Ian Bicking: the old part of his blog

MP3 player?

My iPod died. I'd like to replace it, and I've become disinterested in Apple and Apple products. What should I get? I'd like:

And I guess anything after that is just icing. Ogg would be nice, but honestly I've pretty much given up on it -- MP3 is just too Good Enough. Video is utterly uninteresting. Radio would be nice. Using removable storage instead of internal storage is interesting; is it practical?

Opinions much appreciated.

Created 19 Aug '06


i've an archos gmini 402. it's linux compatible in that it mounts as an external usb drive if desired. i can't say that i'd recommend it as yet because the hard drive died and I had to RMA it.

When it did work i was quite fond of it.

# Darryl

I have a Samsung YP-F1 512MB player. They also have a 1GB version, but the local store only had the 512MB in stock. Paid around $100 for it. It plays oggs flawlessly, I've had it since January. Has radio, voice recorder, etc. Works great.

My only complaints are that 10 hours of battery life is just a little skimpy, only a little though, and that the charger/transfer uses the same port as the headphones, so you can't charge and listen at the same time. I really like the metal clip on it, I thought I wouldn't, but I end up clipping it to my collar a lot and it stays out of the way. I think it's locked up once on me.

This replaced an Enox EMX-900, which I had from August to October of last year. The battery died. It was an import from Asia, because you couldn't get them here. I liked that it had a built-in USB so I didn't have to carry anything else. Then I realized that with it plugged directly into my laptop it was likely to be broken. That didn't happen. The user interface on it was slow and sluggish, and the thing would hang on playing about 5% of my oggs. It did have 1GB in it though.

efm has a iAudio F1 with 1GB that she's had since November of last year. It also plays oggs, and is a bit bigger than mine. It's shaped like a little race car, if that's important to you. It has a nice OLED display, where the Samsung has an inverted LCD. She's really liked her player. No problems with it. I think it has better battery life than the Samsung, but I wouldn't trade the small size and the metal clip.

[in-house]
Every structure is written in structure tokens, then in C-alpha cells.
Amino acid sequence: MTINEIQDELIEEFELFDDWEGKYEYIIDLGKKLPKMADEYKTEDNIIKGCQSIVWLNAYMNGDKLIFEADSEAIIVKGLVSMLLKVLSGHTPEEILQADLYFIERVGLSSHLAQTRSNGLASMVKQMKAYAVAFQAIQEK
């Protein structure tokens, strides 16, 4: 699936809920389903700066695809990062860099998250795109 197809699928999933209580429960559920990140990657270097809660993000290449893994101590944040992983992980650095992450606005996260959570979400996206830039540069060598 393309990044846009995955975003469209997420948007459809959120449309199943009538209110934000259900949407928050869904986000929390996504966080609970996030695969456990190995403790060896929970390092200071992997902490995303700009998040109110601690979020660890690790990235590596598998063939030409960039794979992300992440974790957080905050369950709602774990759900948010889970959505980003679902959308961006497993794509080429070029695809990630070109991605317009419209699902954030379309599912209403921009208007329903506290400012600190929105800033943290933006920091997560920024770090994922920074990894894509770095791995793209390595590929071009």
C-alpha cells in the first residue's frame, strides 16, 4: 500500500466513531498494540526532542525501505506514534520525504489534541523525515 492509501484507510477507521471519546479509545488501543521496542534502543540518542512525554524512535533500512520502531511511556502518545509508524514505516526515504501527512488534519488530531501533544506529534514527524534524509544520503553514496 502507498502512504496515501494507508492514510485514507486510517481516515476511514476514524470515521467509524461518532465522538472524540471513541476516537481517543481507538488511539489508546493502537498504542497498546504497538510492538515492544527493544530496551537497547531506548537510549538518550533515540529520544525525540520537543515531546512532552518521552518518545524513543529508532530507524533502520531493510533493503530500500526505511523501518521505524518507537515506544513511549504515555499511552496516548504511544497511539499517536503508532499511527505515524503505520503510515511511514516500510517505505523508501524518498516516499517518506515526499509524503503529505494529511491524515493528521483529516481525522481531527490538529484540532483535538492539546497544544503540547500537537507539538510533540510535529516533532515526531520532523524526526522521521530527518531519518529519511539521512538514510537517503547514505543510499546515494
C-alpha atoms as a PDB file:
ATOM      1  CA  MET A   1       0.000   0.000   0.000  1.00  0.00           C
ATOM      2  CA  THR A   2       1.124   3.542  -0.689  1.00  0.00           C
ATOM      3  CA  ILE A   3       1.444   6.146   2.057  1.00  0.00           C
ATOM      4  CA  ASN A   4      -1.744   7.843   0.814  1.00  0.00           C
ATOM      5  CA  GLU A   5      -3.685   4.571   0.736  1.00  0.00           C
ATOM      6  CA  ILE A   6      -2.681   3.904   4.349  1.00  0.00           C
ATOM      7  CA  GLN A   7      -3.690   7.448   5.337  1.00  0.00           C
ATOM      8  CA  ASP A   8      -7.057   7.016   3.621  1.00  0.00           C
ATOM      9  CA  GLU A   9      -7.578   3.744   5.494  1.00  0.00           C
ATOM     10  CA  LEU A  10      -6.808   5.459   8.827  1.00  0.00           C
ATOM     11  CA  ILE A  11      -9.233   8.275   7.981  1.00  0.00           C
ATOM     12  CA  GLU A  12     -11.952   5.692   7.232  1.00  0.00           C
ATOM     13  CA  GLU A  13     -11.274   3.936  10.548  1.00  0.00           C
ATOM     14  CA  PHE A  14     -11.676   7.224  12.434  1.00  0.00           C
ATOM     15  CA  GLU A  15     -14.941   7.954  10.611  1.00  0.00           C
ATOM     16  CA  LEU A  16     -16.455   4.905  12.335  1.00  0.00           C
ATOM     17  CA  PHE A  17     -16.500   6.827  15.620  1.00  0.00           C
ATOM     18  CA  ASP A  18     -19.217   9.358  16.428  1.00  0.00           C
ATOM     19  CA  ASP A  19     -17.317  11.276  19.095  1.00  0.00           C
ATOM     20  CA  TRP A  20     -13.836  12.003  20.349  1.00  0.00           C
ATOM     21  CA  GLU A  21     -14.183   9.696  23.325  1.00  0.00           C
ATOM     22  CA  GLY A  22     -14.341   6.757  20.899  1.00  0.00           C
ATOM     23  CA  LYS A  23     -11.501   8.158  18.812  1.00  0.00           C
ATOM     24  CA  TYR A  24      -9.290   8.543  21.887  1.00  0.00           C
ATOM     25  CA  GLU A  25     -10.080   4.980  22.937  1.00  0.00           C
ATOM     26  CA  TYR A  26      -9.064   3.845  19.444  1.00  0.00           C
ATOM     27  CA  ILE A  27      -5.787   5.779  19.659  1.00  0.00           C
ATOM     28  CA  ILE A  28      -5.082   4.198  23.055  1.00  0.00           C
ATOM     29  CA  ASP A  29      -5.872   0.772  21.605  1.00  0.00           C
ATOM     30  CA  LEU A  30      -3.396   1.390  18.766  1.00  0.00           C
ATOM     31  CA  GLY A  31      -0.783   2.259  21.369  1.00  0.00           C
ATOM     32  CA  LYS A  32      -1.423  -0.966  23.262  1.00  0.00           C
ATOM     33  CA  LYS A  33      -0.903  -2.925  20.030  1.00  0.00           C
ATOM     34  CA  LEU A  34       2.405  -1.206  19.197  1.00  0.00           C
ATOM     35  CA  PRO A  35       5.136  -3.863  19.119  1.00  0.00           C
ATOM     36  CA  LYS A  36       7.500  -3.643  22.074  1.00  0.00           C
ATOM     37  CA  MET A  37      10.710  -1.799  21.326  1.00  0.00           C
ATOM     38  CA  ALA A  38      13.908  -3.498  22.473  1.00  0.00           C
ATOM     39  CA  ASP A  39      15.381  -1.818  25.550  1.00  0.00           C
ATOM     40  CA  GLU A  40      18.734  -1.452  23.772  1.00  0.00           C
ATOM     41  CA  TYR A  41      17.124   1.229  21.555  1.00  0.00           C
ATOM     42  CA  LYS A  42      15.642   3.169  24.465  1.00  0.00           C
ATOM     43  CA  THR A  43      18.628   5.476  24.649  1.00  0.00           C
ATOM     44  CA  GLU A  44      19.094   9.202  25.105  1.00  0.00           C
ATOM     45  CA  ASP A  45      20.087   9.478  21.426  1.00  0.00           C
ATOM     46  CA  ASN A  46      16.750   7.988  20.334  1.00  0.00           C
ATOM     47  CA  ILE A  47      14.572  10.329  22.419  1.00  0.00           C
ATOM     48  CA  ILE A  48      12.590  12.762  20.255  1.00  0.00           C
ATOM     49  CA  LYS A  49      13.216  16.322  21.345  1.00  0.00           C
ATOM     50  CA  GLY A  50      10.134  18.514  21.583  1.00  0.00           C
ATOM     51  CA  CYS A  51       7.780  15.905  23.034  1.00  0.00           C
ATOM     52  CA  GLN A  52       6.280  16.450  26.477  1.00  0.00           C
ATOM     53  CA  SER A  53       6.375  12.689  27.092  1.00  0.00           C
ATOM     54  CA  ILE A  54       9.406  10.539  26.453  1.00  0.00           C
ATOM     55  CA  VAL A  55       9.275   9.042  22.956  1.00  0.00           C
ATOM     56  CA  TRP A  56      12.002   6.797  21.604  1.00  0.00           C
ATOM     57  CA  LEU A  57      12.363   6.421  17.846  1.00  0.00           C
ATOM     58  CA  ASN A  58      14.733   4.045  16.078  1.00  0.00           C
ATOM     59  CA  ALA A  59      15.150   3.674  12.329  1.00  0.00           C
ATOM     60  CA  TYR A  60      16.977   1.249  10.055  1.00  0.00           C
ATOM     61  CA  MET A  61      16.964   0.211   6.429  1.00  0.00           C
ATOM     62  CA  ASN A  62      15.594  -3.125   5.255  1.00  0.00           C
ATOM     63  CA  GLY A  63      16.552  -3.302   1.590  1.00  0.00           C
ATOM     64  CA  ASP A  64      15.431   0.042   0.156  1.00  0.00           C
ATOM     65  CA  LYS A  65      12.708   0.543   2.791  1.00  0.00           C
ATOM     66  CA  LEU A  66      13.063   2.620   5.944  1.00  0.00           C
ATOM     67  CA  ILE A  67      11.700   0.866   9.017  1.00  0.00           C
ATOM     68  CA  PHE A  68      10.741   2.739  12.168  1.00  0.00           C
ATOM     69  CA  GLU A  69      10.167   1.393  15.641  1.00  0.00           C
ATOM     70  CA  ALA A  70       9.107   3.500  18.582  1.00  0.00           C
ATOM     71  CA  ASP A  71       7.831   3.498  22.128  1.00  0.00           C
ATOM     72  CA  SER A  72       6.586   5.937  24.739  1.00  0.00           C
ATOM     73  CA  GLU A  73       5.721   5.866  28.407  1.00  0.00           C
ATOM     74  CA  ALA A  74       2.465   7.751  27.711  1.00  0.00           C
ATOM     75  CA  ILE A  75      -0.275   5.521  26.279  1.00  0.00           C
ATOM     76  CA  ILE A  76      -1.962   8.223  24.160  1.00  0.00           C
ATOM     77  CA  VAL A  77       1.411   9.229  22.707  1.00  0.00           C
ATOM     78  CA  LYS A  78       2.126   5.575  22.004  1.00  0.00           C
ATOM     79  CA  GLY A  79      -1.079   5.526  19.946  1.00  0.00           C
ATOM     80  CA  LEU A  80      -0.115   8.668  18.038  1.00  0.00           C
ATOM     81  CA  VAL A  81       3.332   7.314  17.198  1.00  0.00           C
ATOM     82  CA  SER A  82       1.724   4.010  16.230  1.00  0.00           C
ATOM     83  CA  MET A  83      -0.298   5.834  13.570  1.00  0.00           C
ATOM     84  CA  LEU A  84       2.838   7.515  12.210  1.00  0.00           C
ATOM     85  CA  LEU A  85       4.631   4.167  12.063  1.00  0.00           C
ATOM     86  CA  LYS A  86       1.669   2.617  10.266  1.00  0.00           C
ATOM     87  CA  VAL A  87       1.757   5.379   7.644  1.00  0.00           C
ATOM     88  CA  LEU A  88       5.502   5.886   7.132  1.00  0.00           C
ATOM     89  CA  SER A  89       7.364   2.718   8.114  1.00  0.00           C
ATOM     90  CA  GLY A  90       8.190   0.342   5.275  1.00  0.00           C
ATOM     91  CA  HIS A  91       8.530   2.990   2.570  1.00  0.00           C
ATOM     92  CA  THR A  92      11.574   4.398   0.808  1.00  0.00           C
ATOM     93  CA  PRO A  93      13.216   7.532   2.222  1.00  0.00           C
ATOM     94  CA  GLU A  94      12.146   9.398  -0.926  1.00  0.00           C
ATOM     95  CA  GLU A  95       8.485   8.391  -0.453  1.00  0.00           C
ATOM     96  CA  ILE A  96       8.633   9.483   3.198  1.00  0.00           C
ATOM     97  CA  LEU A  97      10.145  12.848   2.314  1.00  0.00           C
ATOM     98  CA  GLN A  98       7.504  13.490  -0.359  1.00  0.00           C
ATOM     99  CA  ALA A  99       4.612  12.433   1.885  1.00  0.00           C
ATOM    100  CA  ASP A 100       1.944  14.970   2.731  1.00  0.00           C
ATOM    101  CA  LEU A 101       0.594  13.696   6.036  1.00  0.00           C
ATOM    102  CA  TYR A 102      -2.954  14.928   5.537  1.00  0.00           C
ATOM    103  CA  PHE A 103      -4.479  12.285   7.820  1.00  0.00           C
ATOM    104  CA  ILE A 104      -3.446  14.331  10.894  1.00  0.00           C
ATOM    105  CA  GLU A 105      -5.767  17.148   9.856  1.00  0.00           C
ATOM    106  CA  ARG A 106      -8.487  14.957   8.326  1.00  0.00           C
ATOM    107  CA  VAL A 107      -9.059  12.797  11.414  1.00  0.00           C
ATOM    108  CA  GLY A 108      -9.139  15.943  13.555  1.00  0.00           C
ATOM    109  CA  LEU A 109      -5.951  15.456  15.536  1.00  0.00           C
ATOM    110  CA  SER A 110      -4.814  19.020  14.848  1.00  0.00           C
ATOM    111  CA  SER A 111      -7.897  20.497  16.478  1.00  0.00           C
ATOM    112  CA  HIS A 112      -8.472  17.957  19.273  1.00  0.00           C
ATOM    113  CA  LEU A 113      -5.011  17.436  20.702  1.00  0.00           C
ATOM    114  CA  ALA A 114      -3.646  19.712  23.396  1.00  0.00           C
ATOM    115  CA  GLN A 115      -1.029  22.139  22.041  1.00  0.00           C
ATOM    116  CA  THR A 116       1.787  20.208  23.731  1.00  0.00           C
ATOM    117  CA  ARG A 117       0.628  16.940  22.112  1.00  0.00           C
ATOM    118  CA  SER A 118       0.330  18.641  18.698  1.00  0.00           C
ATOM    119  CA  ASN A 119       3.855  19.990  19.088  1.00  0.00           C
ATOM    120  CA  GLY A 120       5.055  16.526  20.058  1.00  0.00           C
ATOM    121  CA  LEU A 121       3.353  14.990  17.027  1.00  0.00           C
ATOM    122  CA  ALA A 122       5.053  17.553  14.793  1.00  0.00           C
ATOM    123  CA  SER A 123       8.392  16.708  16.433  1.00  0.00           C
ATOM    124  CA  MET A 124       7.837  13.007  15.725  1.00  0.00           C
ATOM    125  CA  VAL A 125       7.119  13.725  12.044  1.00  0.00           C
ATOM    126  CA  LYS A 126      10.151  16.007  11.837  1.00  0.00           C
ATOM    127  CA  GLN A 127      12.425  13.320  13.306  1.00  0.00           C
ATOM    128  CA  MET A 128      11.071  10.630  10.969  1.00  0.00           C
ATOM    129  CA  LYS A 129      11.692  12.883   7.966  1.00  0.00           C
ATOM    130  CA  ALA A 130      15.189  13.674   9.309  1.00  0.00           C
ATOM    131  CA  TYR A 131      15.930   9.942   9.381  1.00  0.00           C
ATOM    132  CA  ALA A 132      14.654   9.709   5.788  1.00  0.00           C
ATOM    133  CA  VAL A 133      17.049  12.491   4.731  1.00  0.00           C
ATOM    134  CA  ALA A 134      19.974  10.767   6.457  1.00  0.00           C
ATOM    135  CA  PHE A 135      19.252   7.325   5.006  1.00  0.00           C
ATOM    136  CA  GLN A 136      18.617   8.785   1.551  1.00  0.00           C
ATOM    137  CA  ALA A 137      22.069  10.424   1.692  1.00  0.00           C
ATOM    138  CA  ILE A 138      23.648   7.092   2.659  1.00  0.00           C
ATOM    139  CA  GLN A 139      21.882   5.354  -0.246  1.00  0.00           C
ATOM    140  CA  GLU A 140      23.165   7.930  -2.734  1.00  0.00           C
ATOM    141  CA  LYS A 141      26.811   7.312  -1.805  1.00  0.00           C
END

I will say that I find 64kbps oggs sound acceptable to me, where 64kbps MP3s do not. 128kbps mp3s are the lowest quality where the codec artifacts don't bug me. So, a player that can do oggs gives me about 2x the capacity of a player that does mp3s only.

If I were to buy a new one today, I'd consider the Apple Nano running the rockbox firmware which does oggs, and has 4GB, but not very good battery life, and is much more expensive than the samsung. If my samsung died today, I'd probably just buy another one.


# Sean Reifschneider

Take a look at SanDisk's Sansa e200 series: http://www.sandisk.com/Products/Catalog(1166)-SanDisk_Sansa_e200_Series_MP3_Players.aspx. Solid state 2-6G + external Micro SD. It can be used as a flash drive => you can copy your mp3 (or wma) directly using any OS. Can be bought for reasonable price, especially with rebates. While you don't care it supports pictures and movies. I replaced Sansa's stock ear buds with Sennheiser PX 100, and now I am a happy camper.

# Eugene Lazutkin

I've got an iRiver T10. I use it to play OGGs, MP3s and listen to the radio. Runs (runs for a long time) on AA batteries. Don't remember the cost, but it was at the bottom end of the range. Mounts as a flash drive when plugged into USB.

It's only got 512MB of storage. I plug it in every week or so and run a little script to fill it up with random tracks. I'd need more than 20GB to store all my music and I really don't need it all when I'm commuting :)

# Richard Jones

The good news on Ogg (Vorbis or FLAC) is that the vendor doesn't have to support it -- provided you can replace the vendor OS with Rockbox.

# Ben Finney

my current mp3 player is an iaudio x5.

My next mp3 player will be an iaudio x5.

# Pistahh

Not a recommendation, but a question: which good (ogg) players do gapless playback?

Gapless means that there is no artificial pause introduced between two tracks when played back. Imagine The Wall, for example, being played back with 2 seconds of silence between overlapping tracks. Same for most live albums, of course.

I still have an iriver H140 which does all you want (it's still cool, but a bit bulky and old), except for gapless playback.